Former Washington star Nate Robinson said he was offered $100,000 a year by a booster to return to the football team once he left to concentrate on basketball.
Robinson’s comments were made on a Sports Illustrated podcast “Holdat.” The former UW basketball and NBA star along with former NBA forward Carlos Boozer talked about the times they were offered impermissible benefits.
The former Ranier Beach High star initially came to UW on a football scholarship but left the team to focus on basketball.
He played 13 games during his freshman year in 2002 with the football team. Robinson would go onto become a first-round pick of the Phoenix Suns in 2005.
“When they fired Rick Neuheisel my freshman year that made it easy for me to make my decision to quit and go play basketball, which I wanted to do anyway,” Robinson said on the podcast. “For my three years at UW, I had a booster offer me $100,000 per year to come back and play football because they needed Nate Robinson back on the football field because we weren’t winning any games, it wasn’t exciting.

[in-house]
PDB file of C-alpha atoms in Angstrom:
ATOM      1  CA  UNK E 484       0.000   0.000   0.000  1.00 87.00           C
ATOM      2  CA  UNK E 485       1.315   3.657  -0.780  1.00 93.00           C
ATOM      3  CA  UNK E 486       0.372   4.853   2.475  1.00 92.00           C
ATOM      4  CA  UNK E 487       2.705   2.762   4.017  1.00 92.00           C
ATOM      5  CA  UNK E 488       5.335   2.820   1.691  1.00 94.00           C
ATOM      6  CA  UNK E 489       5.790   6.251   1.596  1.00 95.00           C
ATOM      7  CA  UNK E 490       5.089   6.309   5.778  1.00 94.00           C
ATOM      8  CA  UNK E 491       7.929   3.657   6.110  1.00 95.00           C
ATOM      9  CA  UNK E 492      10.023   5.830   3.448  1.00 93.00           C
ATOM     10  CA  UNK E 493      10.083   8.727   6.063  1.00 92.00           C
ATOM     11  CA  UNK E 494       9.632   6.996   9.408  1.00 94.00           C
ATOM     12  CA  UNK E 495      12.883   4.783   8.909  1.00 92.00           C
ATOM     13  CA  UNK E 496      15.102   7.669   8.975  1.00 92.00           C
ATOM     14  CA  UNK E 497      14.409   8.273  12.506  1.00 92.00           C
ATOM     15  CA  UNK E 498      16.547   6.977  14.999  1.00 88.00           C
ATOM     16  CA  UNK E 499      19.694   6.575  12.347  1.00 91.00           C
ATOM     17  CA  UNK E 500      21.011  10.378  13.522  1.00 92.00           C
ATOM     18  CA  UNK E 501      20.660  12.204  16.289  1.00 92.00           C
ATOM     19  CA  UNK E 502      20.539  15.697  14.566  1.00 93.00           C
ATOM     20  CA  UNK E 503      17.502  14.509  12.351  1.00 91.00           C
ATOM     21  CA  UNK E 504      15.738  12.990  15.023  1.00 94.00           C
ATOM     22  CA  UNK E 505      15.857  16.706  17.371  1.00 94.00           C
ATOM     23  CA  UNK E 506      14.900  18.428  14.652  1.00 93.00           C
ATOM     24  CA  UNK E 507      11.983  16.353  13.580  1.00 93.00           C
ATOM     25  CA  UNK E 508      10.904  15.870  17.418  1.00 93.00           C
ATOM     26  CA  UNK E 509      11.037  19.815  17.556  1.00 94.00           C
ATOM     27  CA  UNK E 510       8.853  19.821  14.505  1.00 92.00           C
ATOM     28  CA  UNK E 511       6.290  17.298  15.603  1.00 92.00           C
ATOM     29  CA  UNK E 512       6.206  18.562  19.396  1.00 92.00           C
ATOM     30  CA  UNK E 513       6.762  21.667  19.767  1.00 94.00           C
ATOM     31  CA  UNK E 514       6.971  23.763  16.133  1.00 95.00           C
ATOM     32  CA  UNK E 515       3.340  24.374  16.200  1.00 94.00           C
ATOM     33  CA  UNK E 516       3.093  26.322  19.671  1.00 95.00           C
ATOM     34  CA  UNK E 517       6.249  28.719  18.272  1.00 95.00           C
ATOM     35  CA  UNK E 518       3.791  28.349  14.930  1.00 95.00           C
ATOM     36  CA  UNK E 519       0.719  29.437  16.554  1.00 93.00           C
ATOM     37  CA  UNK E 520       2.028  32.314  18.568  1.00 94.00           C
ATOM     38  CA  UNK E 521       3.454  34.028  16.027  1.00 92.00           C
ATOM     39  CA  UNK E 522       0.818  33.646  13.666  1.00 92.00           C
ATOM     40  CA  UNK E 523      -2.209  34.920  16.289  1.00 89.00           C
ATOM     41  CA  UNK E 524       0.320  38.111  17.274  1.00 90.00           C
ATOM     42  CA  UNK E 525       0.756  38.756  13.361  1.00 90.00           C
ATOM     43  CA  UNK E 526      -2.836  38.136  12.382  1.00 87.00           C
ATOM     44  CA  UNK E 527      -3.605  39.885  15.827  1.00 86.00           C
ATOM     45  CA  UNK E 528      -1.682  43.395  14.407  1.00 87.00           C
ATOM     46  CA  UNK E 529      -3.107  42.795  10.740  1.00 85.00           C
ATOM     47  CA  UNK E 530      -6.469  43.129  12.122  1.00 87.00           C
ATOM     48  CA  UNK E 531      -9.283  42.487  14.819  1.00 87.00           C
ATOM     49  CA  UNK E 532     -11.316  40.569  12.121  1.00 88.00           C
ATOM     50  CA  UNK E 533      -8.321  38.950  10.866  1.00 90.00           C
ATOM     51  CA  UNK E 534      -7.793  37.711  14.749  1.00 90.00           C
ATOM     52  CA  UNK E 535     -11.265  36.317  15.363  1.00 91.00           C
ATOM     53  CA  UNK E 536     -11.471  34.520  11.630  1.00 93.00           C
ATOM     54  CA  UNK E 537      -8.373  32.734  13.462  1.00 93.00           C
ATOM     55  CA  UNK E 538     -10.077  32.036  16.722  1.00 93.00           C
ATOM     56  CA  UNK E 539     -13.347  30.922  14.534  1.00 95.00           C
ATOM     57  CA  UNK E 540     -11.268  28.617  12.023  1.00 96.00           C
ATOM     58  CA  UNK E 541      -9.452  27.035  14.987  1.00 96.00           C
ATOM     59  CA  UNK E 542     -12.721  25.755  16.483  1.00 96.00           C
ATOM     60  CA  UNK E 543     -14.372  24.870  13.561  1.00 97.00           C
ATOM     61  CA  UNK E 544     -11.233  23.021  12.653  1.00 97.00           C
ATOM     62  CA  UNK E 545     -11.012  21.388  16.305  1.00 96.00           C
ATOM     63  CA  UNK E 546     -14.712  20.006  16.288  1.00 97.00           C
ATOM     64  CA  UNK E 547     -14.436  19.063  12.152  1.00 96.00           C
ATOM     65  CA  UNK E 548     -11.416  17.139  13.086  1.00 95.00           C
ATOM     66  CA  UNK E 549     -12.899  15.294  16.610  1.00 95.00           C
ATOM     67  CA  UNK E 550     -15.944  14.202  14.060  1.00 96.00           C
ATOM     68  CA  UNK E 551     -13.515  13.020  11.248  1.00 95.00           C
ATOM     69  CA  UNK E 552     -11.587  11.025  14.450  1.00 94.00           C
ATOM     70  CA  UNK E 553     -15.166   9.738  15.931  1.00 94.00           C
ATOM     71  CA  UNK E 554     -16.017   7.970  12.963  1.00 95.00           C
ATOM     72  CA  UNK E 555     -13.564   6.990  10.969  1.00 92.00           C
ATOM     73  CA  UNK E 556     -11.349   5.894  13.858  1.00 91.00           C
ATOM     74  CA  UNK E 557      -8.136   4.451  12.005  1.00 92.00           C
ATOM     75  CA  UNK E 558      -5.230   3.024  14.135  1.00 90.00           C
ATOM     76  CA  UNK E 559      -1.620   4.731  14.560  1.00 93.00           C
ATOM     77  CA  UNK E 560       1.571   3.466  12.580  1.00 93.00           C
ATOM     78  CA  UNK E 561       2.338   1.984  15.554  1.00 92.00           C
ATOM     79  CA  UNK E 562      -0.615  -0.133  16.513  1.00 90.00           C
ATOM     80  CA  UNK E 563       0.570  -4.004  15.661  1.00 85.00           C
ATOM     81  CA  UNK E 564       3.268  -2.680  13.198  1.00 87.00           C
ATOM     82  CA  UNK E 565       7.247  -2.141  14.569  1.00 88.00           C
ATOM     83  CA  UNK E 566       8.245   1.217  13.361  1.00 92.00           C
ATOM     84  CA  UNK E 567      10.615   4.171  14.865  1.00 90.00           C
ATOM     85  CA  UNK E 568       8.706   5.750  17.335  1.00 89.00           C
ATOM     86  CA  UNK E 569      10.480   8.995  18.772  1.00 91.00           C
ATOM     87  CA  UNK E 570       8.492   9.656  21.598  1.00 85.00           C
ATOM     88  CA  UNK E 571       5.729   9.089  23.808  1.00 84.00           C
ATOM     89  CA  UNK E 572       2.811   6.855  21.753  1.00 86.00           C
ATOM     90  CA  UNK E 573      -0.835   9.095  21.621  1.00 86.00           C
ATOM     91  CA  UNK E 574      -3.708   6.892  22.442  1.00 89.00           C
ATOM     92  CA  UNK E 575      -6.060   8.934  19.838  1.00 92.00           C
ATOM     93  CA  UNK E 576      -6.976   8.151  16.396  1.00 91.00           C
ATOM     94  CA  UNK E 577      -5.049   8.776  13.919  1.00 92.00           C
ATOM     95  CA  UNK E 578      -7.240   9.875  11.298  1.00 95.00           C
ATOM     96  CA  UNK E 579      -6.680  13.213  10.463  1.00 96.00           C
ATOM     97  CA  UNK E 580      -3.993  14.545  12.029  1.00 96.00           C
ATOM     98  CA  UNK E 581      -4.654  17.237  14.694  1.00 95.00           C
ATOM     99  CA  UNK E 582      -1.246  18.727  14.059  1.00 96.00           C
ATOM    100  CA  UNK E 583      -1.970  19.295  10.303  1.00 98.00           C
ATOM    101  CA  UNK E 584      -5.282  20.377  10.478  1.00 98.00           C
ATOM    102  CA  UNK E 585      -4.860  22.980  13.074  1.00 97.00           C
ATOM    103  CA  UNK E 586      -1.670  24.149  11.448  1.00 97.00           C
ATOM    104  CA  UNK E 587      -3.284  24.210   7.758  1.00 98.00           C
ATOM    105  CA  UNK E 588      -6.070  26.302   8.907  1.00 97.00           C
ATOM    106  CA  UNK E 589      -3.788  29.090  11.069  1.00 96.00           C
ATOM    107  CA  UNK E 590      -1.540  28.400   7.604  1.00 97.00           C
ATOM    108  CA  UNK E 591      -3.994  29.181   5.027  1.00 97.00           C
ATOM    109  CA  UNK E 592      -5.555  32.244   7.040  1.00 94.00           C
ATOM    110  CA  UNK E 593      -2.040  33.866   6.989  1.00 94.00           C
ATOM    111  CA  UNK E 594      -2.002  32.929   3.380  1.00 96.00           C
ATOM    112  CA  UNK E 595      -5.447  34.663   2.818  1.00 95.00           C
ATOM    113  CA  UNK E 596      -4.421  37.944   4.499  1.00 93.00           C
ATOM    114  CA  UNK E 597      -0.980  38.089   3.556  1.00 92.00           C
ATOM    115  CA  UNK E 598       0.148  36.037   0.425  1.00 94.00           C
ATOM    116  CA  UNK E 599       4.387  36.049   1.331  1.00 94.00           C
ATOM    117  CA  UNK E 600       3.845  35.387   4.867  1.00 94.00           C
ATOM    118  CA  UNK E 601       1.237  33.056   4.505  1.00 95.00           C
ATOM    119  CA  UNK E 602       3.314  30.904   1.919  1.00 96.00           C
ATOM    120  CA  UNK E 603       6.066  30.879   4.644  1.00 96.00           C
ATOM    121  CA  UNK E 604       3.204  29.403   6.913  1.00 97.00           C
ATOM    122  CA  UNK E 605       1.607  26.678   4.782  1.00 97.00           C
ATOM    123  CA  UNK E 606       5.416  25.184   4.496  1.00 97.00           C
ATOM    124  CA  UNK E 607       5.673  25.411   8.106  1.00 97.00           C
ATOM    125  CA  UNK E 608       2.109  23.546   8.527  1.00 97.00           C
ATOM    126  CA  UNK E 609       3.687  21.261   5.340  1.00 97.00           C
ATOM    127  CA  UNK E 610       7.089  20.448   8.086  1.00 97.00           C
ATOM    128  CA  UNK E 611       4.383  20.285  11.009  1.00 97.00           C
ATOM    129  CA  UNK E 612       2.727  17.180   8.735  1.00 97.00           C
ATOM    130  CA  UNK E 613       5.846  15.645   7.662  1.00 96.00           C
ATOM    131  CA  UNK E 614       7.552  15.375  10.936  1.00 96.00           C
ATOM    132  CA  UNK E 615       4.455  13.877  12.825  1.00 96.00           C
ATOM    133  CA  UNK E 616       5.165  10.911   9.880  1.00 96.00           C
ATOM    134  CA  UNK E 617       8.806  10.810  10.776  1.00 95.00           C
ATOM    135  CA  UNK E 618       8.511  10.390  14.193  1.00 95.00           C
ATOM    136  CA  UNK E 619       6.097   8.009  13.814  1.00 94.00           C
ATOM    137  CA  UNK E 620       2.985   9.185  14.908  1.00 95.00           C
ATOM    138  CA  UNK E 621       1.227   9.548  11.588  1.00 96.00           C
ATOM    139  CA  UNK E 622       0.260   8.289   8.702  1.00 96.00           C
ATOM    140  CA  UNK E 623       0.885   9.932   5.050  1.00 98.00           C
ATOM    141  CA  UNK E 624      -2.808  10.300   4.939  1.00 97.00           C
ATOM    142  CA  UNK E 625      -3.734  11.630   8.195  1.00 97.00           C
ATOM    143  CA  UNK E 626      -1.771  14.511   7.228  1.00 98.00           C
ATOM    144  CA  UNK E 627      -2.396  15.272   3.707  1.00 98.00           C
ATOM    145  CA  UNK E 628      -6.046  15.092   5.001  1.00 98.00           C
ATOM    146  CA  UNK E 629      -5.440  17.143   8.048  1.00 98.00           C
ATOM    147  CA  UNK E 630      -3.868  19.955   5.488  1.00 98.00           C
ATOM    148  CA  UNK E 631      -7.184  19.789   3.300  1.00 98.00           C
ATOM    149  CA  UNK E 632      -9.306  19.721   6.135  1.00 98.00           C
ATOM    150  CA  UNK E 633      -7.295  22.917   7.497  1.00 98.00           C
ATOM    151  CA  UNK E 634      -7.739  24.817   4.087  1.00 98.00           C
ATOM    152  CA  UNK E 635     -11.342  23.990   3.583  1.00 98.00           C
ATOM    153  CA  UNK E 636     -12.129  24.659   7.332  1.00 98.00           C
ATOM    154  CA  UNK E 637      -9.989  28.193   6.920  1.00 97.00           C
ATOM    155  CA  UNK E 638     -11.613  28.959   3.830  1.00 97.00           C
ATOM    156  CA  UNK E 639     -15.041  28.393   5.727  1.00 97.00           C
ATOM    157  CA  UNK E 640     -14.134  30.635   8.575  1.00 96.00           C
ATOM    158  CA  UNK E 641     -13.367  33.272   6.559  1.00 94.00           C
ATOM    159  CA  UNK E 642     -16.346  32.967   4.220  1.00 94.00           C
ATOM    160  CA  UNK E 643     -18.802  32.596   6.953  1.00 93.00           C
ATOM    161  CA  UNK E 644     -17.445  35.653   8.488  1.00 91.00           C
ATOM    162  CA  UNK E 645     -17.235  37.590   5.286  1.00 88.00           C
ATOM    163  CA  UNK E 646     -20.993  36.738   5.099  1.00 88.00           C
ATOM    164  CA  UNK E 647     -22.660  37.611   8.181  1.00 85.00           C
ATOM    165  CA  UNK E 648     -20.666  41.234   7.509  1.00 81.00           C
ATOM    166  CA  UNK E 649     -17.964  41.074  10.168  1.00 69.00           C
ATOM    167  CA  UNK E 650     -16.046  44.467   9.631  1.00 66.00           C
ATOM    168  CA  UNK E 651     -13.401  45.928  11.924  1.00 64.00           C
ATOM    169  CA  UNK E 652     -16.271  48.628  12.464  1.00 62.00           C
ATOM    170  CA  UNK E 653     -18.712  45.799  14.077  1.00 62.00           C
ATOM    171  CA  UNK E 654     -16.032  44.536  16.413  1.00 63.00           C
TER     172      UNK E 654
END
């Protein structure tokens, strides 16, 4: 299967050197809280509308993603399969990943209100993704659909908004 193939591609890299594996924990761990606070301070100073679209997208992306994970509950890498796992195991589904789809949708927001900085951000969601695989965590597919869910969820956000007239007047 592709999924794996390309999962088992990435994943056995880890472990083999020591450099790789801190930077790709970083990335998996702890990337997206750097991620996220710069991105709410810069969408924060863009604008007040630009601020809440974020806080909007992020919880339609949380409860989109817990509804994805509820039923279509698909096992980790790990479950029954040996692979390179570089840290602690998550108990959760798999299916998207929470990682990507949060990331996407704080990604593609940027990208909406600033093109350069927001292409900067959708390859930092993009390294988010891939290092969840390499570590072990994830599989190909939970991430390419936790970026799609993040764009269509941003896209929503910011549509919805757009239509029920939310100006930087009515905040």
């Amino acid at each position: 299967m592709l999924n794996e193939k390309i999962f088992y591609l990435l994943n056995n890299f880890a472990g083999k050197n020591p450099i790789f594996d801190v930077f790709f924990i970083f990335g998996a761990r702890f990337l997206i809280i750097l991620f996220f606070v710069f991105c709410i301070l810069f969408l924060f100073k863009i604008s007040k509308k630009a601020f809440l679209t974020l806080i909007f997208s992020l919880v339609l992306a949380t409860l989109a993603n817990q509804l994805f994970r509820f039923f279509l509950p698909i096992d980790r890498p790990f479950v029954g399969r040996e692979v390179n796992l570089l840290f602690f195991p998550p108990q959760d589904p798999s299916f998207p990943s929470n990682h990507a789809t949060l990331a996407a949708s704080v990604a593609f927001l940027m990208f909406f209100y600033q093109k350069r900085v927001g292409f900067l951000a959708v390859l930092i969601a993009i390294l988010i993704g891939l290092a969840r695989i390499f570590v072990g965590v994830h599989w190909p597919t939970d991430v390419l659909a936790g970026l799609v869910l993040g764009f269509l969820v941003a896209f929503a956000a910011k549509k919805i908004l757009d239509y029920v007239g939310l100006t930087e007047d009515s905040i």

“It was crazy, we went through a dark age at the University of Washington. When Tyrone Willingham was the coach years later, we didn’t win not one game. It was just crazy.”
Robinson said a booster came to him and his mother about the proposition.
“But a booster came to me, my mom sat down and my mom was like, ‘That’s a lot of money.’ And she was looking at me like, ‘What you want to do?’ And I was like, ‘I want to hoop, I don’t want to take money from a booster and not knowing if this handshake is for us to keep this money, because people don’t do nothing for free,’ ” Robinson said.
“And that’s what my mom taught me. What do I owe you after this? My mom was just like, ‘What do you want to do? It’s up you. This is your life, not mine.’ I told my mom I going to have to kindly say no thank you, but my dream is to play basketball and earn everything that I got.”
Robinson said he knew he did not want to “owe anybody anything” by the end of his time at UW.
Robinson spent 11 NBA seasons with the New York Knicks, Boston Celtics, Oklahoma City Thunder, Golden State Warriors, Chicago Bulls, Denver Nuggets, Los Angeles Clippers and New Orleans Pelicans.
He was also a three-time NBA Slam Dunk Contest champion.
The discussion of college athletes and impermissible benefits has been at a fever pitch in the wake of the FBI investigation into college basketball.
Yahoo Sports reported late last week more than 25 current and former college basketball players from programs like Alabama, Duke, North Carolina and USC received money from ASM Sports.
Former UW star point guard Markelle Fultz allegedly received a $10,000 loan from the agency, years before he turned pro.
Ryan S. Clark: @ryan_s_clark